Washington has long insisted that Assad must be replaced as part of a political transition in the country. But in the face of no end to the violence and the rise of a common enemy in the Islamic State of Iraq and the Levant, Kerry’s comments appear to indicate a softened stance towards the Syrian leader.
In the interview broadcast on Sunday, Kerry did not repeat the standard U.S. line that Assad had lost all legitimacy and had to go.
“We have to negotiate in the end,” Kerry said. “We’ve always been willing to negotiate in the context of the Geneva process,” he added, referring to a 2012 conference that called for a negotiated transition to end the conflict.
AFP: Britain: Assad has no role in Syria’s future
Al Jazeera: Turkey slams Kerry’s call for dialogue with Assad
Al Arabiya, March 13
Marking the fourth anniversary of the civil war, the United States on Thursday made a fresh call for embattled Syrian President Bashar al-Assad to step down, as U.N. chief Ban Ki-moon on urged the Security Council to take “determined measures” to end the war.
“For four years the Assad regime has answered Syrians’ calls for freedom and reform with unrelenting brutality, authoritarianism and destruction,” State Department spokeswoman Jen Psaki told reporters.
“As we have long said, Assad must go and be replaced through a negotiated, political transition that is representative of the Syrian people.”
Without the departure of Assad, it would not be possible “to fully stabilize” the country, Psaki said.
BBC, February 24
Islamic State (IS) has abducted dozens of Assyrian Christians from villages in north-eastern Syria, activists say.
The Syrian Observatory for Human Rights reported that at least 90 men, women and children were seized in a series of dawn raids near the town of Tal Tamr.
Some Assyrians managed to escape and made their way east to the largely Kurdish-controlled city of Hassakeh.
It comes as Syrian Kurdish fighters backed by US-led air strikes continue to advance into IS-held territory.
AP, By Desmond Butler, February 19
Istanbul — Turkey and the United States signed an agreement Thursday to train and arm Syrian rebels fighting the Islamic State group, said the U.S. Embassy in Ankara.
The two countries have been in talks about such a pact for several months. The deal was signed Thursday evening by U.S Ambassador John Bass and Turkish Foreign Ministry undersecretary Feridun Sinirlioglu, said Embassy spokesman Joe Wierichs. He gave no further details.
Sinirlioglu called the deal “an important step” in the strategic partnership between Turkey and the United States, according to Turkish state-run Anadolu Agency.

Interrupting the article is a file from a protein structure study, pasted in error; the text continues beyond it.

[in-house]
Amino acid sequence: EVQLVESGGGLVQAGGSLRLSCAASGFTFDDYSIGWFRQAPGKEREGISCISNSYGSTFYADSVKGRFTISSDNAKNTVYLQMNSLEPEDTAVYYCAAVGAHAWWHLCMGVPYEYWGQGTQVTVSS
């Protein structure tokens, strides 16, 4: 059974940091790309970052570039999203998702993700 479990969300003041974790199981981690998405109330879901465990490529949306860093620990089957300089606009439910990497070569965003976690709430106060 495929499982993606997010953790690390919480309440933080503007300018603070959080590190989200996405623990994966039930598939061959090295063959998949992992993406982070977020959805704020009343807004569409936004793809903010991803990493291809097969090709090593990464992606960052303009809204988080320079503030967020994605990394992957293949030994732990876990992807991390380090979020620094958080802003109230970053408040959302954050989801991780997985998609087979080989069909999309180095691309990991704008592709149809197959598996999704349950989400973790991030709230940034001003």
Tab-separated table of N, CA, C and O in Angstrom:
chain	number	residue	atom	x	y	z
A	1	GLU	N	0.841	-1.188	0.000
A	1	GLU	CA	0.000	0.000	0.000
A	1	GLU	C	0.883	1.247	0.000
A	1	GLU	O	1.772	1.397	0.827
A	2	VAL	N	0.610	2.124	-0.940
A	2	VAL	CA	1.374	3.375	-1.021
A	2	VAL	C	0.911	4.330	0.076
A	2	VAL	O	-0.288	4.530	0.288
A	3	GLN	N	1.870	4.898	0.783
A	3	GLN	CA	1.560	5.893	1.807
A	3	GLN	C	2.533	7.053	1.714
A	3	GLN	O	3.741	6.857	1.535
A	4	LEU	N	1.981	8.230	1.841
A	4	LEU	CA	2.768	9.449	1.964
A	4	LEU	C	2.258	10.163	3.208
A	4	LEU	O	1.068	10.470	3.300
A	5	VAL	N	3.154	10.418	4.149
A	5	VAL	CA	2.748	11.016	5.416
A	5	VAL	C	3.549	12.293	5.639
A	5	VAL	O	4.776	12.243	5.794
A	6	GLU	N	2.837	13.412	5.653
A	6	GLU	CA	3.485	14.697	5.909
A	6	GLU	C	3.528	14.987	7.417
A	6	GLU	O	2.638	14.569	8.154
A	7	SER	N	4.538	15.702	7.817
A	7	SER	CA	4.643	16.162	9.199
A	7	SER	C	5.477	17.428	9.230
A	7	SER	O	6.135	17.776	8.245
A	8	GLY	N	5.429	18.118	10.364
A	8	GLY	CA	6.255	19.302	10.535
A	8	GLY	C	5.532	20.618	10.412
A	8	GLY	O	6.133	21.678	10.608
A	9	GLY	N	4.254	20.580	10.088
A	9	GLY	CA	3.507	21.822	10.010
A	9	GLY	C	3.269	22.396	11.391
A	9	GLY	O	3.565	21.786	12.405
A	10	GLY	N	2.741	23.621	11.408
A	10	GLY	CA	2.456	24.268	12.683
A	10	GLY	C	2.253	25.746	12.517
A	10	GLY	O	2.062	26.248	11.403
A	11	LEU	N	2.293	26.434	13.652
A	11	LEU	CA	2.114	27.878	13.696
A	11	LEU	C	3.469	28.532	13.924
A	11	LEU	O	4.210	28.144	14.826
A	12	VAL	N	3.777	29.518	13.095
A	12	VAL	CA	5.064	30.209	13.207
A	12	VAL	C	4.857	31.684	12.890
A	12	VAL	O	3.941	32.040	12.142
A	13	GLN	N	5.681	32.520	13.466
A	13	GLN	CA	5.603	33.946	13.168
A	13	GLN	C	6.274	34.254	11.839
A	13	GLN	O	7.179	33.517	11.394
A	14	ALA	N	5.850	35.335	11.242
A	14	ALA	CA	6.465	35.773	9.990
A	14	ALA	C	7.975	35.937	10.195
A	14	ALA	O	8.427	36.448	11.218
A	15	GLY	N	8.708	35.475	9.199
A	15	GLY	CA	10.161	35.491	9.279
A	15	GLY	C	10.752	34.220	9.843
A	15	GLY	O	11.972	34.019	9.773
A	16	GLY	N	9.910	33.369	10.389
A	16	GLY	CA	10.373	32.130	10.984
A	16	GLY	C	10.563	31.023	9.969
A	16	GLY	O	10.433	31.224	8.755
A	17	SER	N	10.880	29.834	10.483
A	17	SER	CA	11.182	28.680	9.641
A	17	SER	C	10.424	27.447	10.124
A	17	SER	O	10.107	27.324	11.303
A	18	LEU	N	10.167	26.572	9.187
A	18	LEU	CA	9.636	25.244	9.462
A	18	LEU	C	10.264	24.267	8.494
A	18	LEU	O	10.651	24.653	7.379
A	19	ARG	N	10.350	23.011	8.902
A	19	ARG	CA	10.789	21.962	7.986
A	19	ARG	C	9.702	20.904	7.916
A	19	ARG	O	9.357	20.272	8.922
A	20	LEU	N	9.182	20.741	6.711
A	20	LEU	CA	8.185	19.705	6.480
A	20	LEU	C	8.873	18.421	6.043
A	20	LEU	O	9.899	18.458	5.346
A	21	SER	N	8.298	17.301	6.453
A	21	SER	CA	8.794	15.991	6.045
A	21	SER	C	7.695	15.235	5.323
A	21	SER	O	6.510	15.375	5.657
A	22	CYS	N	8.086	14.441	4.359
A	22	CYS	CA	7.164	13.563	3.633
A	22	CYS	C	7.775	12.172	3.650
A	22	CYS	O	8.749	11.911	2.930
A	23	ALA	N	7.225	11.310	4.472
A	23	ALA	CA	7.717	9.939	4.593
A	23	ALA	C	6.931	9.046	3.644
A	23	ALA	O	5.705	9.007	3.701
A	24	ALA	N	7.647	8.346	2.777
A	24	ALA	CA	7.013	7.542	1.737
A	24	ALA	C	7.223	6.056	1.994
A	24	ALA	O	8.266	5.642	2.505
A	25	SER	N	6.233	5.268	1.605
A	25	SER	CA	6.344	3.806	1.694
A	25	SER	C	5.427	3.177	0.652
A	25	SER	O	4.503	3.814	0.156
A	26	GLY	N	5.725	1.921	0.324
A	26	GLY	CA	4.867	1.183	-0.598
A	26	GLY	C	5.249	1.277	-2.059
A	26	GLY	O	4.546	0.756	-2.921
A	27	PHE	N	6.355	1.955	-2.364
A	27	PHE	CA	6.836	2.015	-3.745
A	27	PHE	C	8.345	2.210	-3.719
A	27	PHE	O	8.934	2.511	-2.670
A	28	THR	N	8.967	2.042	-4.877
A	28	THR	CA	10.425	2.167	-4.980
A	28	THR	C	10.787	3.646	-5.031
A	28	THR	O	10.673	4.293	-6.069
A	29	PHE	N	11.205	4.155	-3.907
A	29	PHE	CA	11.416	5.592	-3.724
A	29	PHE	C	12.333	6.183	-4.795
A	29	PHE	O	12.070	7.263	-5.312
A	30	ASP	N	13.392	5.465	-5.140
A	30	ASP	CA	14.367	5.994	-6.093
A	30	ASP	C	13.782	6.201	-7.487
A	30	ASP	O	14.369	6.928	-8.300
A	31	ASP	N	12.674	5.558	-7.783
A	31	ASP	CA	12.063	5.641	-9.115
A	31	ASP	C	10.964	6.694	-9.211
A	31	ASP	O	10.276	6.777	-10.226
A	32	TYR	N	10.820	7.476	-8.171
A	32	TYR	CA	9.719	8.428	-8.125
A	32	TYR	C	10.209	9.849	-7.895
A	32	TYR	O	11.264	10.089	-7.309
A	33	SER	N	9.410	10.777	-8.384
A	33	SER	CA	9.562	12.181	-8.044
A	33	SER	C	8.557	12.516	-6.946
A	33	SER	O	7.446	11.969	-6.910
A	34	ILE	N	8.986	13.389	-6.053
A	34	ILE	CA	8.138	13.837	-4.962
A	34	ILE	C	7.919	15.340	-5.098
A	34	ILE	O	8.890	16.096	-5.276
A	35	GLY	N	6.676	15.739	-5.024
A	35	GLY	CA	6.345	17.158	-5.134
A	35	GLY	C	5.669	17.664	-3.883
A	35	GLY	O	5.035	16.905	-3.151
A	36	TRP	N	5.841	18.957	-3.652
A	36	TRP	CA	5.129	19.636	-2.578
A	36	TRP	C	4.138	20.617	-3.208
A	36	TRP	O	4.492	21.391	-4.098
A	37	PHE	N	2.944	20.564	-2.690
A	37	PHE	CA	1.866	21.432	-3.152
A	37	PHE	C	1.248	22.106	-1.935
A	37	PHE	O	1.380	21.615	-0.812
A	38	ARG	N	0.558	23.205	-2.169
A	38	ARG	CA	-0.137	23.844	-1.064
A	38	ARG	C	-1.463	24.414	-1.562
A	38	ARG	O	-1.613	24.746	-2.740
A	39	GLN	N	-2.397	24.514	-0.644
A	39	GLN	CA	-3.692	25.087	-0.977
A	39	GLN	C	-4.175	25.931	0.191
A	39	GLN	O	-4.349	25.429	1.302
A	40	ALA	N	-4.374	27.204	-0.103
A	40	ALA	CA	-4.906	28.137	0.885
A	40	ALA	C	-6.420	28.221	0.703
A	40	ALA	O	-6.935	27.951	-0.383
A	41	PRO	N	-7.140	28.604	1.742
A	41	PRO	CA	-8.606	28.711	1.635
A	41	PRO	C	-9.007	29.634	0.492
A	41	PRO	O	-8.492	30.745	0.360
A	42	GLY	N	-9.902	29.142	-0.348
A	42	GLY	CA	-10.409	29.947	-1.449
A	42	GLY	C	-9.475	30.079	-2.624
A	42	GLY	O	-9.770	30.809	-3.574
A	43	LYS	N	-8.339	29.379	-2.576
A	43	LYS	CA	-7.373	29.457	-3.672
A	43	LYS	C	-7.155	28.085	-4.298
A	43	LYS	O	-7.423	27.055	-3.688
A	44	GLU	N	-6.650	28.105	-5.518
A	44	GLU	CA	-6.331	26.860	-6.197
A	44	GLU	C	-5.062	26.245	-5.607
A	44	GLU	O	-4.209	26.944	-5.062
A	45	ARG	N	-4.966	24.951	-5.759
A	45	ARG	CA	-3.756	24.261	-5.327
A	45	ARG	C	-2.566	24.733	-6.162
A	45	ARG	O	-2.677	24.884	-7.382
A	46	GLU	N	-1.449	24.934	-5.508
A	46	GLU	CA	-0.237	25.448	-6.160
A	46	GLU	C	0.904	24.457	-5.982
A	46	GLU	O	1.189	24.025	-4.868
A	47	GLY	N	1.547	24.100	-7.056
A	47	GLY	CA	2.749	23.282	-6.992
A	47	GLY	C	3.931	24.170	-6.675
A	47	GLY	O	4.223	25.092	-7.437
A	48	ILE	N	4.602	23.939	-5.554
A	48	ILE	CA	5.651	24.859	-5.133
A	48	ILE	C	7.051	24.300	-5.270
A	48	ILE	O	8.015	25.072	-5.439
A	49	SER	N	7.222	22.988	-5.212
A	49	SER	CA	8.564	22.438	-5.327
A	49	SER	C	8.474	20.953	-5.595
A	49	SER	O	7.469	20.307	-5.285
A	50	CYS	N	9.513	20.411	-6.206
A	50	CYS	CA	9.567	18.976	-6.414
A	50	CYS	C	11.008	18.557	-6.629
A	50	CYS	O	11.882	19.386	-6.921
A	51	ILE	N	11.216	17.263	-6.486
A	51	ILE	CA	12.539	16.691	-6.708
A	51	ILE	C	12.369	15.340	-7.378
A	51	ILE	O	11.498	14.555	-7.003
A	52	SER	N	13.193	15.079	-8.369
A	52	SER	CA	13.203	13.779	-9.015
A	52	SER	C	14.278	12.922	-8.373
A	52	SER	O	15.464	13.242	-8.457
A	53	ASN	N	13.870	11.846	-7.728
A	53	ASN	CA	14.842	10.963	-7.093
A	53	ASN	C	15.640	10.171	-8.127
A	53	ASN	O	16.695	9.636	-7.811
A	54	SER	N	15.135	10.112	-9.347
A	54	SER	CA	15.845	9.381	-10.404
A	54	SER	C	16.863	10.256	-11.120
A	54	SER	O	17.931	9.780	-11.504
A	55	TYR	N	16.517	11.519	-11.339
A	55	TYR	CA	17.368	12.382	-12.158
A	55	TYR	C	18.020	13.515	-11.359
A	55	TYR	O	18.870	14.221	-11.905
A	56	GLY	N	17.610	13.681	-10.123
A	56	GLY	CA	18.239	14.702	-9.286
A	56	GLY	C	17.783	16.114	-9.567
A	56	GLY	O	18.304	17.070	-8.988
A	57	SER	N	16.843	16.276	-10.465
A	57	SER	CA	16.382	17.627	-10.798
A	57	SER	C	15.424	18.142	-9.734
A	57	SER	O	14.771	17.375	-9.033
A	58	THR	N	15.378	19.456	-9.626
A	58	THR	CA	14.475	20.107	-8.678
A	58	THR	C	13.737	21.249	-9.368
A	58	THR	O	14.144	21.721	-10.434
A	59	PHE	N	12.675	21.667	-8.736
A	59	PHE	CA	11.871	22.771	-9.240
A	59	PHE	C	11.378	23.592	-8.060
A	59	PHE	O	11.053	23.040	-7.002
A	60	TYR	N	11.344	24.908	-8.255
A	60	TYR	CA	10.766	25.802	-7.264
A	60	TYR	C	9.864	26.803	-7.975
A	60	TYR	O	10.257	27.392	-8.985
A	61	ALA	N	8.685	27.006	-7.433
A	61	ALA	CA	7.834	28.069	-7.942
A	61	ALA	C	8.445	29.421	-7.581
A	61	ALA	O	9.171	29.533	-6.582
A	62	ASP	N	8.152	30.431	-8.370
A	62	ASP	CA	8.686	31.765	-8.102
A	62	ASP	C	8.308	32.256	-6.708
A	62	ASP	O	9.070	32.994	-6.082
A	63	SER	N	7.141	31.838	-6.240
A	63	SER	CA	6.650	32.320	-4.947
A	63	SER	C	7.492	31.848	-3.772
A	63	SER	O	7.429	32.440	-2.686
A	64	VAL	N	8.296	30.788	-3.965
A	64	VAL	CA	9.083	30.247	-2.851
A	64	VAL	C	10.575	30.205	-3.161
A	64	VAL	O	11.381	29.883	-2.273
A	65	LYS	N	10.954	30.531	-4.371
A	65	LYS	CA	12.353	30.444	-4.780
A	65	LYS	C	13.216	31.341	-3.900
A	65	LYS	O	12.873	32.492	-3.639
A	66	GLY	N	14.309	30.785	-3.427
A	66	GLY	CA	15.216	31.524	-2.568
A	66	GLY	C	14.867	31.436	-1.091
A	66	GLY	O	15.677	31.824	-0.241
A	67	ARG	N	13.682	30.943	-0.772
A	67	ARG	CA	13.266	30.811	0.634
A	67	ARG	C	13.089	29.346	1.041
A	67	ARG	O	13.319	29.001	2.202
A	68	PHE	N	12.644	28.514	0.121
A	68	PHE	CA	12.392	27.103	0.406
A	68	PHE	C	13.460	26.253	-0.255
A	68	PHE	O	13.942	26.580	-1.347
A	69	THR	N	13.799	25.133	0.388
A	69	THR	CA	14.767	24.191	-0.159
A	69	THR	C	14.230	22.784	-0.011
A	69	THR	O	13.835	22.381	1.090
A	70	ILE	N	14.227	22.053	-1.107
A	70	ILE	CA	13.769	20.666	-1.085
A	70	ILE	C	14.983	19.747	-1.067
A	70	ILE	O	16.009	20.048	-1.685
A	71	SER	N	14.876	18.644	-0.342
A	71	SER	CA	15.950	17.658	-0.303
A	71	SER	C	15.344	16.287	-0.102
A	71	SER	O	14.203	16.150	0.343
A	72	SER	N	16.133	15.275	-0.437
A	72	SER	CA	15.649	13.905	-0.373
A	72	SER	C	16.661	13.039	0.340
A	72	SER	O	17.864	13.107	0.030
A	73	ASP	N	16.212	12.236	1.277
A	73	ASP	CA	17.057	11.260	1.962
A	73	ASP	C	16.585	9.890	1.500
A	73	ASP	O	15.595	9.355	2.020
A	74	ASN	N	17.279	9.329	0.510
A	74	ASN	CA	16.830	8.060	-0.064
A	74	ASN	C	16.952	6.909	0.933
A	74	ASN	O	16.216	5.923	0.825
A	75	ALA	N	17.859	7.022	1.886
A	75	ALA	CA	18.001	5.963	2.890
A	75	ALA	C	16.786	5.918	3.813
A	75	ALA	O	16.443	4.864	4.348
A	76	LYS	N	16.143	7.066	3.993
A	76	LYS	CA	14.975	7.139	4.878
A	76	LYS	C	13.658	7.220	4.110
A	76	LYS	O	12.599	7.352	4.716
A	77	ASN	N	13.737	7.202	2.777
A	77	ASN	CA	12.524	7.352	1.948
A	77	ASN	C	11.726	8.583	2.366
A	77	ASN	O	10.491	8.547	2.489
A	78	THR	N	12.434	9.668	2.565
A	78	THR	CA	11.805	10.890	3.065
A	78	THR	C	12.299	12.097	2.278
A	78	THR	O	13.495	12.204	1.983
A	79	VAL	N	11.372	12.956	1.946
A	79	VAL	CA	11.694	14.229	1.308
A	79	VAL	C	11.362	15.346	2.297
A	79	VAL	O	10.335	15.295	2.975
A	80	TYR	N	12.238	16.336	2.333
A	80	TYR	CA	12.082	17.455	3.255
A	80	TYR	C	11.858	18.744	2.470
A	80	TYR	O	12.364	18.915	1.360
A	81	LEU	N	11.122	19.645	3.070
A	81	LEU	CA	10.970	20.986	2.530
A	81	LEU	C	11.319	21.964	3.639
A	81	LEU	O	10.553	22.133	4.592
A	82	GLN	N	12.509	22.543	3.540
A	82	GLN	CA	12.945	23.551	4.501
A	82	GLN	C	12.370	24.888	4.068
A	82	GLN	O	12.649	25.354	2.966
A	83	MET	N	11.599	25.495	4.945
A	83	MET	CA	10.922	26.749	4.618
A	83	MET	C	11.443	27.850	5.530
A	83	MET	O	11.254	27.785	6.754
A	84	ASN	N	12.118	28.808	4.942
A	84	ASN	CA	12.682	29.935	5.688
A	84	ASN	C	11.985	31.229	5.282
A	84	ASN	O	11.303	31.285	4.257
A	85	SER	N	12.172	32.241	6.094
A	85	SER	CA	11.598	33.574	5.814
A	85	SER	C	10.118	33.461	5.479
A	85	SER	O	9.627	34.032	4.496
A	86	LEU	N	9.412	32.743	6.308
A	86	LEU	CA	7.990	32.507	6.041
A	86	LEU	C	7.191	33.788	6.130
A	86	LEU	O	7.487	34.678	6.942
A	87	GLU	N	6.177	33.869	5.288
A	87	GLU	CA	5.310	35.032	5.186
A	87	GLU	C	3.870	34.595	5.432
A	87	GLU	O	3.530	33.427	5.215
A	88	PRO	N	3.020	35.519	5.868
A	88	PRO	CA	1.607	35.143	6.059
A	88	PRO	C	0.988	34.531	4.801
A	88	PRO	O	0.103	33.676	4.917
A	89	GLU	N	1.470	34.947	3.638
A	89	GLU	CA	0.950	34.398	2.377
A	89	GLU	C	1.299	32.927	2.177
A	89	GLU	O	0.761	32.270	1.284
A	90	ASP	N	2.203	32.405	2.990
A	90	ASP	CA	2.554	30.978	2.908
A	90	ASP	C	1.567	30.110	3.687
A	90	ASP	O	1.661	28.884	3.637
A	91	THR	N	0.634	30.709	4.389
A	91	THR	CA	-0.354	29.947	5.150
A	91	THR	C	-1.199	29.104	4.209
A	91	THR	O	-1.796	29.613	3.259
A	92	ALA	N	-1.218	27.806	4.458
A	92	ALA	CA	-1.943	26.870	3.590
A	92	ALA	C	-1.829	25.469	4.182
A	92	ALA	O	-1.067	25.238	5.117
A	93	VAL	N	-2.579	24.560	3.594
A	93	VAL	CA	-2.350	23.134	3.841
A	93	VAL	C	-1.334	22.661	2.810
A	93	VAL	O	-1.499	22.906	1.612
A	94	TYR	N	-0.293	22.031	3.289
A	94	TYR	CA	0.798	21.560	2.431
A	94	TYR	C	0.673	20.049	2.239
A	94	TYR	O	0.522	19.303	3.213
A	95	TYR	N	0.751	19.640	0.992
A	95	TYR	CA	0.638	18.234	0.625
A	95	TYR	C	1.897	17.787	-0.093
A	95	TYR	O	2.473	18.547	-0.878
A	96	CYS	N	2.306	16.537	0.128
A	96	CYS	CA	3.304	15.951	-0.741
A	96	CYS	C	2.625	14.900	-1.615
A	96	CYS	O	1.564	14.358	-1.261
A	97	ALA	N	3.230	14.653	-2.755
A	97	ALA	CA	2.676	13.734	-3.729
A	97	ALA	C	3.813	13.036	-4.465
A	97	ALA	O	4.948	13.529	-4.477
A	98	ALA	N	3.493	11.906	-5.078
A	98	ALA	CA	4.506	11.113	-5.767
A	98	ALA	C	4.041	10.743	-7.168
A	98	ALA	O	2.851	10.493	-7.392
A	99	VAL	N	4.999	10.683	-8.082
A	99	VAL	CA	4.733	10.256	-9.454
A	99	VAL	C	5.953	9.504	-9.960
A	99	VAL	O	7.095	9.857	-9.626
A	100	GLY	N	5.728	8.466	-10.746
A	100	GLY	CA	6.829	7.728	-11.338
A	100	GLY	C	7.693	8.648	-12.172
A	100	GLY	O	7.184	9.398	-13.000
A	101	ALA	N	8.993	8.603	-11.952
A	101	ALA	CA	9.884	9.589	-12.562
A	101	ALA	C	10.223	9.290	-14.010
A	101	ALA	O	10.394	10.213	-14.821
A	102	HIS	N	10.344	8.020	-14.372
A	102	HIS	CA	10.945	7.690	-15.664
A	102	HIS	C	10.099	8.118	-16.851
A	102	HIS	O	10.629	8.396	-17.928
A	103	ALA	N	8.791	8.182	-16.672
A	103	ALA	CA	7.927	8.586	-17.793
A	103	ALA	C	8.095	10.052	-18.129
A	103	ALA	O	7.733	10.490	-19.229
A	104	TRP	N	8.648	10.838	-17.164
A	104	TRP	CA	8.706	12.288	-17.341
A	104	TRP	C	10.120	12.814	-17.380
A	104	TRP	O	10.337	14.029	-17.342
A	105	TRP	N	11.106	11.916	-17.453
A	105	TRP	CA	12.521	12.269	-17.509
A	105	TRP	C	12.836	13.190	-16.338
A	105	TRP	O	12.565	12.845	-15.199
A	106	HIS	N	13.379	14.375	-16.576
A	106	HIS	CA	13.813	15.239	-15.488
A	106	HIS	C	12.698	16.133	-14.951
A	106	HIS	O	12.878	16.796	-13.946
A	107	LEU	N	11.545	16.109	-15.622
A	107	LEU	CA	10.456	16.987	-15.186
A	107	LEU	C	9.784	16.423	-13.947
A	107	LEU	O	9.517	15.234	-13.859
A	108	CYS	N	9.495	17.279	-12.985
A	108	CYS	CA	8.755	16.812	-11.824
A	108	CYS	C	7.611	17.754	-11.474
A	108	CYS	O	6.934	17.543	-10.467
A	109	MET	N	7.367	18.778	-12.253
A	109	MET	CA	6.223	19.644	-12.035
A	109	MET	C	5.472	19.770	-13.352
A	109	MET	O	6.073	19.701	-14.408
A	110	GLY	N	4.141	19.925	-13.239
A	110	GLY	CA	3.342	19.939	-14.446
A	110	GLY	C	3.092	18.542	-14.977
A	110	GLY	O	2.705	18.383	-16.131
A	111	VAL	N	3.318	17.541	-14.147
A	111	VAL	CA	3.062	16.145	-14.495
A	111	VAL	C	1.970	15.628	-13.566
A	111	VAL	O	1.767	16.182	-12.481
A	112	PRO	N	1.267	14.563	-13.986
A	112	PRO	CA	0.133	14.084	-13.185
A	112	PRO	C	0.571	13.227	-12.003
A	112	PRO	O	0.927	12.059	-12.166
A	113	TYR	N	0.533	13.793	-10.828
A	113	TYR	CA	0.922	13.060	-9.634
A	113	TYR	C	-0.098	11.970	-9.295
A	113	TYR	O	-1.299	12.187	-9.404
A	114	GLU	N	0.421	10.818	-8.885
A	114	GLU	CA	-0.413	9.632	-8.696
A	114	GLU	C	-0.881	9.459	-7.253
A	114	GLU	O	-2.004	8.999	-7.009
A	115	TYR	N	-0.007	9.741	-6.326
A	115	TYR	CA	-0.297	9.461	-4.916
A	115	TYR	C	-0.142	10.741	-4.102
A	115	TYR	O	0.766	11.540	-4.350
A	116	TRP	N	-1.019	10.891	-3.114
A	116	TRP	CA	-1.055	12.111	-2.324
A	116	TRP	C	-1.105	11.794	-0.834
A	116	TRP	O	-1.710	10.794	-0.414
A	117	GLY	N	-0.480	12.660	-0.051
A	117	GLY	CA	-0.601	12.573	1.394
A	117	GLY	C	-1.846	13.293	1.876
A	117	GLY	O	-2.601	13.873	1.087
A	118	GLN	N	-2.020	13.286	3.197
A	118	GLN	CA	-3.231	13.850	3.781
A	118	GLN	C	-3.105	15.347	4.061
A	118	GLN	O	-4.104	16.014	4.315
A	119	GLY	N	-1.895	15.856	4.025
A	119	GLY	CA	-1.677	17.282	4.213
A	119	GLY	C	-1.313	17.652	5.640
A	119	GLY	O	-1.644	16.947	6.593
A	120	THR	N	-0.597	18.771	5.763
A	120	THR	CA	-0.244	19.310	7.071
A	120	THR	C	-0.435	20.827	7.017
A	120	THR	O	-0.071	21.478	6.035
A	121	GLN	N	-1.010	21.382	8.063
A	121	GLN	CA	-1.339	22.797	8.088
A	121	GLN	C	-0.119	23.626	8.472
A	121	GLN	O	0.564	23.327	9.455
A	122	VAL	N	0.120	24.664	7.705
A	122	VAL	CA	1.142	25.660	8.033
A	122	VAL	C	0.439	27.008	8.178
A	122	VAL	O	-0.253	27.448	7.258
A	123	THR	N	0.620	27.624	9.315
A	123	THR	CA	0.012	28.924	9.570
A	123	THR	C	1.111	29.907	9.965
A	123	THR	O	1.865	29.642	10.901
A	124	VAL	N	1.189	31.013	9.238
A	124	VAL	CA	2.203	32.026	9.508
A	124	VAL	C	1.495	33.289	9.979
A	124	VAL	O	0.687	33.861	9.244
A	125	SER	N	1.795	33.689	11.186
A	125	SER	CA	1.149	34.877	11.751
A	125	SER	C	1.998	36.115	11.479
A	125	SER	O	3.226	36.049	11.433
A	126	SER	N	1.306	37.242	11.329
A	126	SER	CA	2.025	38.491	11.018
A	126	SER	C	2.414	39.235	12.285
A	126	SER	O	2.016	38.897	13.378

The Turkish government has said the training by U.S. and Turkish soldiers could begin as early as next month at a base in the central Anatolian city of Kirsehir, and involve hundreds of Syrian fighters in the first year. The U.S. has said the goal is to go after the Islamic State group, but Turkish officials have suggested that the trained rebels could also target the Syrian government of President Bashar Assad.
Syrian president says details fed through third parties and denies army’s use of chemical weapons and barrel bombs.
Al Jazeera, February 10
Syrian President Bashar al-Assad has said third parties, including Iraq, have been conveying information to Damascus about a US-led campaign of air strikes against the Islamic State of Iraq and the Levant (ISIL) group in his country.
In an interview with the BBC, broadcast on Tuesday, Assad said there was no direct cooperation with the U.S., whose air force has been bombing ISIL in Syria since September.
Asked if there was indirect cooperation, he said: “That’s true, through third parties, more than one party, Iraq and other countries, sometimes they convey message[s], general message[s], but there is nothing tactical”.
Bombardments on opposition-held towns have killed at least 44 people and wounded more than 100, Syrian activists say.
Al Jazeera, February 3
Syrian government air strikes on opposition-held towns across the country have killed at least 44 people and wounded more than 100, according to activists opposed to the Syrian government.
In Jassem in the southern province of Deraa, 16 civilians were killed in four air strikes on Monday, while 25 were wounded, the London-based Syrian Observatory for Human Rights, which relies on a network of activists on the ground, said.
The strikes came in response to a major rebel offensive that has been under way in southern Syria for months, said the SOHR.